I think another angle of attack that AFAICT has been mostly overlooked is for the compiler to recognize certain common template patterns, and optimize away intermediate template instantiations that are not actually necessary. Not every template instantiation requires wholesale copying of the AST. I surmise certain patterns of templates could be profitably turned into some kind of compile-time executed code. T -- Без труда не выловишь и рыбку из пруда.
Jan 14
prev sibling next sibling parent reply Ben Jones <fake fake.fake> writes:
On Saturday, 12 January 2019 at 15:51:03 UTC, Andrei Alexandrescu 
wrote:
 https://youtube.com/watch?v=tcyb1lpEHm0

 If nothing else please watch the opening story, it's true and 
 quite funny :o).

 Now as to the talk, as you could imagine, it touches on another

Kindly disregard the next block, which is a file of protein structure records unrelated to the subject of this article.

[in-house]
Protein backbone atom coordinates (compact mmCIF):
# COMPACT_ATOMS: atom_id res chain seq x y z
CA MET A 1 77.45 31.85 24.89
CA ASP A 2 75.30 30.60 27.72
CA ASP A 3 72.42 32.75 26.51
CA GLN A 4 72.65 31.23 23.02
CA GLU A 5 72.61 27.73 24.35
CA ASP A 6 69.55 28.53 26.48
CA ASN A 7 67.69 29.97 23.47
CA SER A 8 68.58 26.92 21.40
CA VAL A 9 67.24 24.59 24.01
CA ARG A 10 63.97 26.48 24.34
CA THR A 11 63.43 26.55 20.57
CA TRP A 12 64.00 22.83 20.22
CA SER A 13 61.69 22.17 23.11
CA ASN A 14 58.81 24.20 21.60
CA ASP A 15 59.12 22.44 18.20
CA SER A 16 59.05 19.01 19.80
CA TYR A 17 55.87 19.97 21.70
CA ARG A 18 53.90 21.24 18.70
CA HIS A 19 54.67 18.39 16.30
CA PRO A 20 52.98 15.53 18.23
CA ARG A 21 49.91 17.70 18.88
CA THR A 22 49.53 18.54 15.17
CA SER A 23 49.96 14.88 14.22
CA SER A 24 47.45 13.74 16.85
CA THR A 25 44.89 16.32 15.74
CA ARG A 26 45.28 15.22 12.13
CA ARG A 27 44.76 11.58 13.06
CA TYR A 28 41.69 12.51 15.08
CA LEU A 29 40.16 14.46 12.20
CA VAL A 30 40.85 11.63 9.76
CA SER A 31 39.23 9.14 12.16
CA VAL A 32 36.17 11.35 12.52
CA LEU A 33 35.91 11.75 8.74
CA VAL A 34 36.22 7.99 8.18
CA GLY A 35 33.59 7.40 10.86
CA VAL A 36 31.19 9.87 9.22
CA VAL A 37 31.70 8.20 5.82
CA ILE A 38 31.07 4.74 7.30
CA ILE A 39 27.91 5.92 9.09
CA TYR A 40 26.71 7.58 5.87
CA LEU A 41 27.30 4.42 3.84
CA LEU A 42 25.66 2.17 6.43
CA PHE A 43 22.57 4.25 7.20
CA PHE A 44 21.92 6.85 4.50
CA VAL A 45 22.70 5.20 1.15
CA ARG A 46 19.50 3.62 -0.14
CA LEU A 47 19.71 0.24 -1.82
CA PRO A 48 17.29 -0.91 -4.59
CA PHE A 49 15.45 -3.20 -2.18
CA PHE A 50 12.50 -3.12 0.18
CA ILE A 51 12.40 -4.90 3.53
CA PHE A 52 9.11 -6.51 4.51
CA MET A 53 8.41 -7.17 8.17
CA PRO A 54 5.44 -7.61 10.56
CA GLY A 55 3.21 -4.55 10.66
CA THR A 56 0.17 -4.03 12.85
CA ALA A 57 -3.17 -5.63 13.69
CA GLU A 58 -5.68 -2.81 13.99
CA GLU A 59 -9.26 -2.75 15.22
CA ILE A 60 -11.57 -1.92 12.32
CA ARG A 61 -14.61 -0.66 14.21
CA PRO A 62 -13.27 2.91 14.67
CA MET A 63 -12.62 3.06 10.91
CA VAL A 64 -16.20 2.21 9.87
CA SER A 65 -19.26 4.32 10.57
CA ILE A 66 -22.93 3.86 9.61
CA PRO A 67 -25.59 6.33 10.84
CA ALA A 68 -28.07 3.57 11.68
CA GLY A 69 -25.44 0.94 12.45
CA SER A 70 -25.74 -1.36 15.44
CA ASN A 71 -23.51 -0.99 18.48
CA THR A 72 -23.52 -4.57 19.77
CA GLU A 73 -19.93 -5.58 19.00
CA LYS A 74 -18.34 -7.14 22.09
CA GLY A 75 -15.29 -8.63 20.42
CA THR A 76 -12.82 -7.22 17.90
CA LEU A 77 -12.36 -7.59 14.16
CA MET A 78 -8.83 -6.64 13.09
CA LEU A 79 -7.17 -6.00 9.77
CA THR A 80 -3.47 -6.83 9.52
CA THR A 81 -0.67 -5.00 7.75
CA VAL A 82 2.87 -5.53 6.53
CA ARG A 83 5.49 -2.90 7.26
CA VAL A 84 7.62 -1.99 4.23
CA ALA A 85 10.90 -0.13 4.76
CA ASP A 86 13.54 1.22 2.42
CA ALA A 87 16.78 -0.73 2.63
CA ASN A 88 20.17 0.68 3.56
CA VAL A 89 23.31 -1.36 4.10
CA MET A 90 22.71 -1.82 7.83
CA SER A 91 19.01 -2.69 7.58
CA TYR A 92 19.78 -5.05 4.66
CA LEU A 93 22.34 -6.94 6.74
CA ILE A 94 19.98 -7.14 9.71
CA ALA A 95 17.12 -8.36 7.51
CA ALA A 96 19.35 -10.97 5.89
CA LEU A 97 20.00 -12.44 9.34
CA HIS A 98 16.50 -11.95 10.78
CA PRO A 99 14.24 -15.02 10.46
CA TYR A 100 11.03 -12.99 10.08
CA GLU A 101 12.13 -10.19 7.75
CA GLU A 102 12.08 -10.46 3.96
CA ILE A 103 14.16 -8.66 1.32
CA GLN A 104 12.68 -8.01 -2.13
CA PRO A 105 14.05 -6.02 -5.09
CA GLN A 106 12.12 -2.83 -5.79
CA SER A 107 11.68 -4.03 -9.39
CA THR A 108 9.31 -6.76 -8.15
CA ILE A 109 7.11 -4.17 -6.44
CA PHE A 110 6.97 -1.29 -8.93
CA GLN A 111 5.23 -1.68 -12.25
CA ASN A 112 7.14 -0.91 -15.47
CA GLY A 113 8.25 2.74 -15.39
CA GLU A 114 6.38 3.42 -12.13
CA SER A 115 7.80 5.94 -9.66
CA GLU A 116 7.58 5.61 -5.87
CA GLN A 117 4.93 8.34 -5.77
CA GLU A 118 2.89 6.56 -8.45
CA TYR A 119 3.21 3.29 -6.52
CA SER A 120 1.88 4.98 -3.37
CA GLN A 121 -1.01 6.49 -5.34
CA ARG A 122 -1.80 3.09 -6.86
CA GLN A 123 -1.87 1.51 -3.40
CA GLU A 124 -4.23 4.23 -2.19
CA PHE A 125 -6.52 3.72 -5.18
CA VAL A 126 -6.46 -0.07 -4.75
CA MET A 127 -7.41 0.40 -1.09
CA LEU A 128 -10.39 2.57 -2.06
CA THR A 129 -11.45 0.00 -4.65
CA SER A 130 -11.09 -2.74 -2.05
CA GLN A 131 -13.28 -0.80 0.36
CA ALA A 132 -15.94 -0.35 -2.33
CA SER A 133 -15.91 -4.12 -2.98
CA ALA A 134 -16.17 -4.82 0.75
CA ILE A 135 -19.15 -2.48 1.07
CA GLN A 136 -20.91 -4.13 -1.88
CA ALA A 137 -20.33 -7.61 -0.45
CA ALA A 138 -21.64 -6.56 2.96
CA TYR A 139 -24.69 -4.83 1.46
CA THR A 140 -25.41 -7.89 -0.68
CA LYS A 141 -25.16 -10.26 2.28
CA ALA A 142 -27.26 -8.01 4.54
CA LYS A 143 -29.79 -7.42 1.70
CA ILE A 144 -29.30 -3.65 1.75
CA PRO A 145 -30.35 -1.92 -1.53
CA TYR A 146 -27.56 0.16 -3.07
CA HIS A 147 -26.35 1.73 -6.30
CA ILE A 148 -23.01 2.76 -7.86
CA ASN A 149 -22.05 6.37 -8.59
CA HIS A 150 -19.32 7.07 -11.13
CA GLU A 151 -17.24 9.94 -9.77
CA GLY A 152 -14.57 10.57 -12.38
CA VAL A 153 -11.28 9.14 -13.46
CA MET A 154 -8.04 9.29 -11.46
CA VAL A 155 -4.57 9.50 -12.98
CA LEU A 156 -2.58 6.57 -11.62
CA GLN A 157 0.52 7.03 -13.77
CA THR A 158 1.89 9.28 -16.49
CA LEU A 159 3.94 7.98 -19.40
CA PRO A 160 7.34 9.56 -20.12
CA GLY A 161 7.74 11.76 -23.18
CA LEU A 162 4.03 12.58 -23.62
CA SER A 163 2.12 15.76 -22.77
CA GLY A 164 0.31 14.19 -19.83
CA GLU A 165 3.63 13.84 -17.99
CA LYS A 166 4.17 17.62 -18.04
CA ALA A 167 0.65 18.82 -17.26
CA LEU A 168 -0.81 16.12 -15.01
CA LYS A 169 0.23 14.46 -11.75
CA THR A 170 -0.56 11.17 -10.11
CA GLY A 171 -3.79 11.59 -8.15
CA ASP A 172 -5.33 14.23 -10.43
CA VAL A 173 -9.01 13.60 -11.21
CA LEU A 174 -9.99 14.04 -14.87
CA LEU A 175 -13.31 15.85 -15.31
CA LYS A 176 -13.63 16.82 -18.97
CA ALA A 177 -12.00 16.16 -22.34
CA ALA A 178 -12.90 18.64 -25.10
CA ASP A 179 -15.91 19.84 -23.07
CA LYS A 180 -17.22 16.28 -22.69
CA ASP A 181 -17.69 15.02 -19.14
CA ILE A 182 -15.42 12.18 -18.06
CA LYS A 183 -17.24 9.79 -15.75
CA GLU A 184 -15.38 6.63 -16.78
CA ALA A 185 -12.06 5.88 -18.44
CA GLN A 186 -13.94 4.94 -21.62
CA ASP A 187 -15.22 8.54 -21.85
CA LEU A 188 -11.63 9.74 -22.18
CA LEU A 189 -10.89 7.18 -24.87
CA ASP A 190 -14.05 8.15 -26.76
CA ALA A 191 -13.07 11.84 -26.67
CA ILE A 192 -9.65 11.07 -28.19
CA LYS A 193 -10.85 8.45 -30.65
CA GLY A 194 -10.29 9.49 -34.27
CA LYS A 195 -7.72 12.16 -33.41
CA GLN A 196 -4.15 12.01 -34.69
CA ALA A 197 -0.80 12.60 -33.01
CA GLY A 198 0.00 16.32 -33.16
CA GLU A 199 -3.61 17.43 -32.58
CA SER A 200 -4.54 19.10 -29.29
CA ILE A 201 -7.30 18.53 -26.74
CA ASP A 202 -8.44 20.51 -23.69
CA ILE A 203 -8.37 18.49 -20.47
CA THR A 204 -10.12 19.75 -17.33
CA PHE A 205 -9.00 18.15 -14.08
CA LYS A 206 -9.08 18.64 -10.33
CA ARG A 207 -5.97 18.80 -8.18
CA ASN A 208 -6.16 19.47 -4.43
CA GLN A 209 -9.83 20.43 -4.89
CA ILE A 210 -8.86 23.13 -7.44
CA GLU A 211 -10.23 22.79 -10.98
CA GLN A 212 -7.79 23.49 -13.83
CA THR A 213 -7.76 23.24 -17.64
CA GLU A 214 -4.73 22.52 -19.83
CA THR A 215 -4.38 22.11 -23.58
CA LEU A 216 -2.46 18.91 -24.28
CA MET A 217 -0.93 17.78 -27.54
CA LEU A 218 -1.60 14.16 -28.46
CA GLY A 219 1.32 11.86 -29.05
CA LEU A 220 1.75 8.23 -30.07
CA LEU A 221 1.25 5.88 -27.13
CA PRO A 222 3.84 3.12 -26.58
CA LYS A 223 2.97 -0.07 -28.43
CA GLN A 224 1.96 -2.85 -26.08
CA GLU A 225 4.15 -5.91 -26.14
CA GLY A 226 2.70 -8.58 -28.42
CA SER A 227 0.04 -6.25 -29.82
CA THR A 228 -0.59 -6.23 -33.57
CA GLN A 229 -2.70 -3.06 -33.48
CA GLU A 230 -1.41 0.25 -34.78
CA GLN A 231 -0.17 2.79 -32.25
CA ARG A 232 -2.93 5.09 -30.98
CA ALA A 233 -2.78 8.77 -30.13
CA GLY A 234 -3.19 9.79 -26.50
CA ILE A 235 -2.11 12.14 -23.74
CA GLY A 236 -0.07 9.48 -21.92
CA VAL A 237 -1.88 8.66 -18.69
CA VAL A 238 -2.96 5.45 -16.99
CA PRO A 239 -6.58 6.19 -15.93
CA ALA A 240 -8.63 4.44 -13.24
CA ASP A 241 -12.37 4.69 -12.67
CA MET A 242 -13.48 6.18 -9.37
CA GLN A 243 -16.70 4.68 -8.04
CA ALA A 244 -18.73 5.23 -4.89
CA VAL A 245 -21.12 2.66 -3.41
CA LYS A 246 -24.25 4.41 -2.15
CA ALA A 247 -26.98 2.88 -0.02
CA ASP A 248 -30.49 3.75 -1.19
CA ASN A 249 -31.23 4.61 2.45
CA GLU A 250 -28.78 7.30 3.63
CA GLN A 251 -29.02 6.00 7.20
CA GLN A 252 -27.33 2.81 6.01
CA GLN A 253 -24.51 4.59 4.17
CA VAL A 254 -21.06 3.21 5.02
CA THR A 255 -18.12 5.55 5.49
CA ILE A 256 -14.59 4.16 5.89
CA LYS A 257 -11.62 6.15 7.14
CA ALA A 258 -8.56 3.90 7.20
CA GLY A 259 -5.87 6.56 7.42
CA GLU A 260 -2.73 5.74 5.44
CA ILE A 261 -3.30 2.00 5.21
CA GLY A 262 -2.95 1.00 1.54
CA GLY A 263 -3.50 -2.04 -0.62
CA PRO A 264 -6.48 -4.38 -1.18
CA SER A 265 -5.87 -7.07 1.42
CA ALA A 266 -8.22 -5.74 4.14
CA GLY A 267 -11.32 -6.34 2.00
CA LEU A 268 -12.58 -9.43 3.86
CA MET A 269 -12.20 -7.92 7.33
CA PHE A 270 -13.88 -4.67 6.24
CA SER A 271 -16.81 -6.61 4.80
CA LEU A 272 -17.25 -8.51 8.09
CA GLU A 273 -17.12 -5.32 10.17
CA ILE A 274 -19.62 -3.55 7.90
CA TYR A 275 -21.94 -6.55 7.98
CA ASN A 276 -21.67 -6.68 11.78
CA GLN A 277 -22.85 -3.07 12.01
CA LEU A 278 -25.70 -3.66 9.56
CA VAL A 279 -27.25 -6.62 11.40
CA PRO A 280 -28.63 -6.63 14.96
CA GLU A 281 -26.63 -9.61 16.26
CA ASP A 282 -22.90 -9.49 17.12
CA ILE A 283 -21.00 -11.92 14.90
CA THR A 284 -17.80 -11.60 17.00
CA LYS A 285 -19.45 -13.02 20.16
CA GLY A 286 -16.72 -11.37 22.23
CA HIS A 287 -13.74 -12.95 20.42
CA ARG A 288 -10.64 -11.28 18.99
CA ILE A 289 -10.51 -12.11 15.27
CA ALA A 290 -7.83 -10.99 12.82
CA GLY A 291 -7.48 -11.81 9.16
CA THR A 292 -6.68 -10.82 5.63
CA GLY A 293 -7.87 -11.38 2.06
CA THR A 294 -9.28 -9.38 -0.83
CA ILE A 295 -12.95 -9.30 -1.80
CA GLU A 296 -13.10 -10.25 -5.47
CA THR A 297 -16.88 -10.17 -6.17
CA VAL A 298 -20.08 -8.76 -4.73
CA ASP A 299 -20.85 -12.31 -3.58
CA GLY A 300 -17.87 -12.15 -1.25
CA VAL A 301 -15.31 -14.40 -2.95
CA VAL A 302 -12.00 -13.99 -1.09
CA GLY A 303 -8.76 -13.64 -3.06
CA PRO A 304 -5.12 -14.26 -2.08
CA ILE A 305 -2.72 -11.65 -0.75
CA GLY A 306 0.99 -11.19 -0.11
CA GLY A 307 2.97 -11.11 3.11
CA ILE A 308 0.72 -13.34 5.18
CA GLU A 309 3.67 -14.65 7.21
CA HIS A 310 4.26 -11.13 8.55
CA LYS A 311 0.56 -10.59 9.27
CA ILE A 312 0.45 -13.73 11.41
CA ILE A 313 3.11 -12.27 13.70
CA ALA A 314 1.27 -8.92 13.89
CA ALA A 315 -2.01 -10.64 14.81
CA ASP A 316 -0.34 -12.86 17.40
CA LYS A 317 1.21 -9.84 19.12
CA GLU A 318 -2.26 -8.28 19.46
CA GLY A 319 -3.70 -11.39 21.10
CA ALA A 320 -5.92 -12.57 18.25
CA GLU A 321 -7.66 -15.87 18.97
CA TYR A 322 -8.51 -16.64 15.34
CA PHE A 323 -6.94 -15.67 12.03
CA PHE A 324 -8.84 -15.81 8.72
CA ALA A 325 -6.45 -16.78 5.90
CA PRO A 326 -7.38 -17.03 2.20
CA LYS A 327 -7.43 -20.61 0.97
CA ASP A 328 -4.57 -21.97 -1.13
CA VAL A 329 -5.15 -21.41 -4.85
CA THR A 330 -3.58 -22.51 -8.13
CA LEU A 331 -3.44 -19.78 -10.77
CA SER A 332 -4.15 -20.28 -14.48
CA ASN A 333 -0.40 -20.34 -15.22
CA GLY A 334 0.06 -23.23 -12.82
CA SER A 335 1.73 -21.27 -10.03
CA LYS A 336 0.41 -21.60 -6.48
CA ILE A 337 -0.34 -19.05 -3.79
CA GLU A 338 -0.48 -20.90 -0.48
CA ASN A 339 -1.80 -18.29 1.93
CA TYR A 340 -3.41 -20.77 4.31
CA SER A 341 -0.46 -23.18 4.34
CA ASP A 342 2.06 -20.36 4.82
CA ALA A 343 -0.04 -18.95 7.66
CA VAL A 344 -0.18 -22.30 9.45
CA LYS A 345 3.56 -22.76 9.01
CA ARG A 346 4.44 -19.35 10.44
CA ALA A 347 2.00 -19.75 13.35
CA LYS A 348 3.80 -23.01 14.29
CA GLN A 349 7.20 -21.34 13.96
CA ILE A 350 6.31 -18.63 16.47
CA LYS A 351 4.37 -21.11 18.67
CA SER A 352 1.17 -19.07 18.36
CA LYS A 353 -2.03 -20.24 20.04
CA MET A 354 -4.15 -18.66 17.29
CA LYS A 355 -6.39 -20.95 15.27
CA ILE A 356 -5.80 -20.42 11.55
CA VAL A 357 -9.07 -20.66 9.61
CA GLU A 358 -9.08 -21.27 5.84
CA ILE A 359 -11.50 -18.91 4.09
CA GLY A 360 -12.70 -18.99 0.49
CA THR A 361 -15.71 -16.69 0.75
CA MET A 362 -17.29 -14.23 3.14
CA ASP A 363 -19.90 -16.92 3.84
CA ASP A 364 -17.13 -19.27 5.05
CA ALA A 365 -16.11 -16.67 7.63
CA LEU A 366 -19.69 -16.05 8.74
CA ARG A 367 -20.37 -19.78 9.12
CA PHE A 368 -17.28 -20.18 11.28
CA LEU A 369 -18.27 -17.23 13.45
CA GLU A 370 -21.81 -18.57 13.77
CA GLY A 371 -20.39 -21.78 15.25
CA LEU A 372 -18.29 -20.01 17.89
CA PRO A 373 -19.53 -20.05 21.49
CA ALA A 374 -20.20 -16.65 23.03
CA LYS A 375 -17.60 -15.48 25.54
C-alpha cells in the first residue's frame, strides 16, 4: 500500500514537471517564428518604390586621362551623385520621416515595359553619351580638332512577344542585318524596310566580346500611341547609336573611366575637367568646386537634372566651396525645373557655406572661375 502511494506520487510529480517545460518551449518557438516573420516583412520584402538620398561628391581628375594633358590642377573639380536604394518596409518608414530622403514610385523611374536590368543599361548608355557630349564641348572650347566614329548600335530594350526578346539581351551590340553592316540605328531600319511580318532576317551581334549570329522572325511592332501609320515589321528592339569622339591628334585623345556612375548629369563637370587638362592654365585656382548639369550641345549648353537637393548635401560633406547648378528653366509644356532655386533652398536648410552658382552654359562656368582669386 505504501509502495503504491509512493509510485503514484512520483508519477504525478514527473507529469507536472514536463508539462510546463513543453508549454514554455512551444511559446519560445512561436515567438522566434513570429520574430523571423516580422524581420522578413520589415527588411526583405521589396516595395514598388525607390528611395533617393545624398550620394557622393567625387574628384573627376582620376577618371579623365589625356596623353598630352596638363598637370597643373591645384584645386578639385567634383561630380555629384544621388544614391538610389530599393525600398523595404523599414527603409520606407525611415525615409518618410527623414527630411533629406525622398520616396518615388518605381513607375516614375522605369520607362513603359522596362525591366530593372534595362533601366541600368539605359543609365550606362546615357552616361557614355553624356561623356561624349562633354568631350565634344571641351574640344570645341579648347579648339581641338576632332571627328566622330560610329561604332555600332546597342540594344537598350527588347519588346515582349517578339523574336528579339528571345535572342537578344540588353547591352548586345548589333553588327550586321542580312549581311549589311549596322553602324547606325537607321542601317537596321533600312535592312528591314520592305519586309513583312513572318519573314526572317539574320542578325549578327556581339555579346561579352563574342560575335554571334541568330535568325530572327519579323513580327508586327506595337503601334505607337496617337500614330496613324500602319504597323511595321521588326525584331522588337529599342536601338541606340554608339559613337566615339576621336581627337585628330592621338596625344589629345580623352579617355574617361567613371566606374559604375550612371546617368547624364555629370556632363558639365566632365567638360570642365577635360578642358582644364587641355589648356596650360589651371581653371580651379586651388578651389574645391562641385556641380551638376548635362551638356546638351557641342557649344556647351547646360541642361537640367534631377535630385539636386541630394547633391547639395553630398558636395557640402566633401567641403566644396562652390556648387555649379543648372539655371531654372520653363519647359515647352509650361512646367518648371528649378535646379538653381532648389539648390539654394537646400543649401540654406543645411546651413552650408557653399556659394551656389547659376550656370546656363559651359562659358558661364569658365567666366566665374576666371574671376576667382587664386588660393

language as well...


 Andrei
A lot of the questions were about documenting the hook API and catching misspelling errors when defining a hook. It seems like it would be nice if you could list the hook method names a static array or dictionary or struct containing a field for each method, etc. One each for the required and optional methods. The hook author could grab the name/signature of the method they're intending to implement from that data structure and any misspellings would be caught immediately. Is it possible to declare a function whose name is a CTFE computed string?
Jan 14
next sibling parent reply Paul Backus <snarwin gmail.com> writes:
On Monday, 14 January 2019 at 21:08:50 UTC, Ben Jones wrote:
 Is it possible to declare a function whose name is a CTFE 
 computed string?
Yes, if you do it with a string mixin.
Jan 14
parent Neia Neutuladh <neia ikeran.org> writes: